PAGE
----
The problem with discussions of privilege is that privilege is often used by minority communities as a trump card, effectively stopping any dominate groups from speaking.  I’ve noticed this is particularly trendy on the internet – I’ve come across any number of sites that say, point-blank in their comments policy, that if you are not a woman/person of color/woman of color/queer/etc, you should not comment on the site.  That’s fine for a blog – after all, it’s partly a private space and the owner has the right to set the tone – but it cannot work for any larger conversation.  All people have a stake in discussions of gender and race because Ozy’s law is correct – these things affect everyone, they just affect the dominate side indirectly.  Moreover, segregating the conversation is part of what leads to the circumstance that exists now – certainly in the case of Islamic studies, I wholeheartedly believe that part of the reason why so many Islamicists veer so severely into criticizing the Muslim tradition is because there are so few Muslims scholars present in a given setting to question that tendency, a circumstance that has arisen in part because Muslim scholars tend to group together and non-Muslim scholars tend to group together.  They need to interact in order to have the tough conversations, otherwise those conversations will never take place.

So how does privilege relate to freedom of speech and freedom of religion?  Well, as I said before, those freedoms presume that all of the participants are on equal footing.  This makes sense, given the context in which they were developed – at least in the American setting, the Founding Fathers envisioned a country in which all white, Christian, male property-owners would have equal access to government and the public sphere.  Many of these groups had experienced repression for the practice of their religion, but they were all roughly on equal footing in the Americas.  No group had experienced legal repression in more than a century by the time of the Constitution, and even those that still experienced social repression, like the Quakers and Shakers, had their own safe spaces, in the form of states or local communities that they more or less controlled completely.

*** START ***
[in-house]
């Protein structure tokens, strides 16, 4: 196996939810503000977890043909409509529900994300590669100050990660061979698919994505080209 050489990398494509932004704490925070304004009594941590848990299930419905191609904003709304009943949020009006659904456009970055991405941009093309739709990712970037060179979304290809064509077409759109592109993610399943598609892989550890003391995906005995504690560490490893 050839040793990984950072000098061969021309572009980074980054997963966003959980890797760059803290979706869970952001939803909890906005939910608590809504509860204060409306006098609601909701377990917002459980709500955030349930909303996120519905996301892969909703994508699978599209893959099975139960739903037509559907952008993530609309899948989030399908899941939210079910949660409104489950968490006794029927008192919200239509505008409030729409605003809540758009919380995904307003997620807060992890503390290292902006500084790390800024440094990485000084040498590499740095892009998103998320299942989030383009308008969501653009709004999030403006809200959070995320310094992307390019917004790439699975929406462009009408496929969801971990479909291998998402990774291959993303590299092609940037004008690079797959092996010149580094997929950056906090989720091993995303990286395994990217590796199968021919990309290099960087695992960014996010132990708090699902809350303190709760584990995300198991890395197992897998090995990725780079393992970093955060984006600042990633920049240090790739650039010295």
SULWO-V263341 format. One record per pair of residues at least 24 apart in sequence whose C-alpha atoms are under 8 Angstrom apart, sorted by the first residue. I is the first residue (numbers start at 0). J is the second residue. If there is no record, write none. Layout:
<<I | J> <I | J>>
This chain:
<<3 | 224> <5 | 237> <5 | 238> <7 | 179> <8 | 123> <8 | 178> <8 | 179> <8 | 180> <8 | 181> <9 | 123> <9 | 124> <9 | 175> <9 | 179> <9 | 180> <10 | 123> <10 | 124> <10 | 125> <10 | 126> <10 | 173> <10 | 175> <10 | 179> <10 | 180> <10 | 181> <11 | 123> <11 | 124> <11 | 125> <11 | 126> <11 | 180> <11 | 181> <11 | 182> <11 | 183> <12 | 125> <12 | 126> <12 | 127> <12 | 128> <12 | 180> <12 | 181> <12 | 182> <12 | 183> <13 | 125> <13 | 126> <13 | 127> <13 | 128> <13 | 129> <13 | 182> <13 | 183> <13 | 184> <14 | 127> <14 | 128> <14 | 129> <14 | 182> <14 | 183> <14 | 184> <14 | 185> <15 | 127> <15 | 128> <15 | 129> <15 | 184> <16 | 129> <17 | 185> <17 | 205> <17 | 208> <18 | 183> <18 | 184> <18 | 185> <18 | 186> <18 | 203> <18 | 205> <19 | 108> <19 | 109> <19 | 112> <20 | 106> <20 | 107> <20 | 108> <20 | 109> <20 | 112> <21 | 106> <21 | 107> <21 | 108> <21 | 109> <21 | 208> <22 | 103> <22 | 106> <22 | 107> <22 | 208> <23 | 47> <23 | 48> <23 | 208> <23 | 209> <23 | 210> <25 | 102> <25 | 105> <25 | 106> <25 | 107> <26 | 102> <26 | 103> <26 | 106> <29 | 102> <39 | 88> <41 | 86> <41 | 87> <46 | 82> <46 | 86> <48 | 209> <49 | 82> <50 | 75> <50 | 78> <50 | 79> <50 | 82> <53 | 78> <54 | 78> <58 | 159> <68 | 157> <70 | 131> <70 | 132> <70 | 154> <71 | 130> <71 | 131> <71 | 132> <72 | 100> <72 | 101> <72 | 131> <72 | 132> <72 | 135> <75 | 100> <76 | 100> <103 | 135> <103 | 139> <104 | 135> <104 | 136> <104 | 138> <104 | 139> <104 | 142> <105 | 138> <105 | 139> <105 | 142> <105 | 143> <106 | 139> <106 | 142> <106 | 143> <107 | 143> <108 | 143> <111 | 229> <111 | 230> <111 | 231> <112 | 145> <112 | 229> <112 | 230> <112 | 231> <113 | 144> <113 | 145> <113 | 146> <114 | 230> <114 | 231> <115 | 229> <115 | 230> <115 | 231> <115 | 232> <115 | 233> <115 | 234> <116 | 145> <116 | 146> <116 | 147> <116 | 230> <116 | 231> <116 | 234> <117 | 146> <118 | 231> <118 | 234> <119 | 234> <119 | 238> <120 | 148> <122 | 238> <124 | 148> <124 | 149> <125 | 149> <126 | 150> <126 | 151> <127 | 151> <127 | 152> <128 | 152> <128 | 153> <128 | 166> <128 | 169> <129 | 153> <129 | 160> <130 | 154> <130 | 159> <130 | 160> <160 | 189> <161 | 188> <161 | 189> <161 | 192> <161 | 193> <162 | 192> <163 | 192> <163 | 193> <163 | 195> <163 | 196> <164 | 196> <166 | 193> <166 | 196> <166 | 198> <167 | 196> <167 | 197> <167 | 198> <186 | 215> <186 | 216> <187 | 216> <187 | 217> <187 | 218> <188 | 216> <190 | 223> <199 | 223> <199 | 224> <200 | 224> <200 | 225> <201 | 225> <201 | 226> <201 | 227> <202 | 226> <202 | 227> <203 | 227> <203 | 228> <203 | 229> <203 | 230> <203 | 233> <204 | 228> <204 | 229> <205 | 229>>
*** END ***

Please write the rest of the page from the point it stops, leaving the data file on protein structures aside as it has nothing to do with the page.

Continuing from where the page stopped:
In this context, these groups could openly criticize one another’s religion fairly easily, because no one group was clearly dominate – there was probably a Protestant majority in the late eighteenth century, before the spike in Catholic immigration in the 1830s and 1840s, but it was split between the Anglicans and the Separatist, Radical and Calvinist communities (Presbyterian, Congregationalists, Quakers, etc), who had all experienced periods of success in Europe which they could draw on to bolster their own claims.  To use Scalzi’s terminology, basically everyone was playing the straight, white male difficulty.

The present situation couldn’t be more different, however.  Instead of a small pool of roughly equal communities, we now have a massive pool of widely varied communities, not only here in the US, but, as evidenced by the Islamophobic video, abroad, as well, all attempting to engage in a conversation with each other.  In this context, history and privilege have to play into discussions of religion and free speech, because speech does not exist in a bubble.  People today who are encouraging and defending Islamophobia may not be aware of the long history of Islamophobia in Europe and the West, but consciously or subconsciously, much of what they produce mimics these centuries of attacks, and likewise, the response from Muslim communities is not merely a response to a single example (the Geller post or the video), but rather a reaction to a long tradition of attack.